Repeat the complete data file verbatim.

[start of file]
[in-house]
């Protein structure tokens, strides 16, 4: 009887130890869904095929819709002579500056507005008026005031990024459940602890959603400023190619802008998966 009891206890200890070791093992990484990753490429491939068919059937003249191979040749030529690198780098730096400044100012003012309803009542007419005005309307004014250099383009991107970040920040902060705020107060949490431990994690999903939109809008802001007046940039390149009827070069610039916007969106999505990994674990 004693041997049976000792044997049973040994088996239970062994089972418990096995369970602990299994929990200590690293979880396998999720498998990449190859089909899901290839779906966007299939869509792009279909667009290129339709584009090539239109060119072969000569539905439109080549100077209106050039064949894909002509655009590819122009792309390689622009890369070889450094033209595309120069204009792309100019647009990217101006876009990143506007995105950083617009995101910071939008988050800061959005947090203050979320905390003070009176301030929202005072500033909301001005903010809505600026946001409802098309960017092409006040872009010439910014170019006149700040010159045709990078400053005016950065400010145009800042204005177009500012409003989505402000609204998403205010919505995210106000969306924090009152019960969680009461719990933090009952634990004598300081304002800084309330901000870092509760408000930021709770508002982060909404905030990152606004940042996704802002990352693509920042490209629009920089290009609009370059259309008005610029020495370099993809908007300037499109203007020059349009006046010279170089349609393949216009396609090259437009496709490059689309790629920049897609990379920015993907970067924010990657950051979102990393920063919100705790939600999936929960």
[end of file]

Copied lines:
[in-house]
């Protein structure tokens, strides 16, 4: 009887130890869904095929819709002579500056507005008026005031990024459940602890959603400023190619802008998966 009891206890200890070791093992990484990753490429491939068919059937003249191979040749030529690198780098730096400044100012003012309803009542007419005005309307004014250099383009991107970040920040902060705020107060949490431990994690999903939109809008802001007046940039390149009827070069610039916007969106999505990994674990 004693041997049976000792044997049973040994088996239970062994089972418990096995369970602990299994929990200590690293979880396998999720498998990449190859089909899901290839779906966007299939869509792009279909667009290129339709584009090539239109060119072969000569539905439109080549100077209106050039064949894909002509655009590819122009792309390689622009890369070889450094033209595309120069204009792309100019647009990217101006876009990143506007995105950083617009995101910071939008988050800061959005947090203050979320905390003070009176301030929202005072500033909301001005903010809505600026946001409802098309960017092409006040872009010439910014170019006149700040010159045709990078400053005016950065400010145009800042204005177009500012409003989505402000609204998403205010919505995210106000969306924090009152019960969680009461719990933090009952634990004598300081304002800084309330901000870092509760408000930021709770508002982060909404905030990152606004940042996704802002990352693509920042490209629009920089290009609009370059259309008005610029020495370099993809908007300037499109203007020059349009006046010279170089349609393949216009396609090259437009496709490059689309790629920049897609990379920015993907970067924010990657950051979102990393920063919100705790939600999936929960």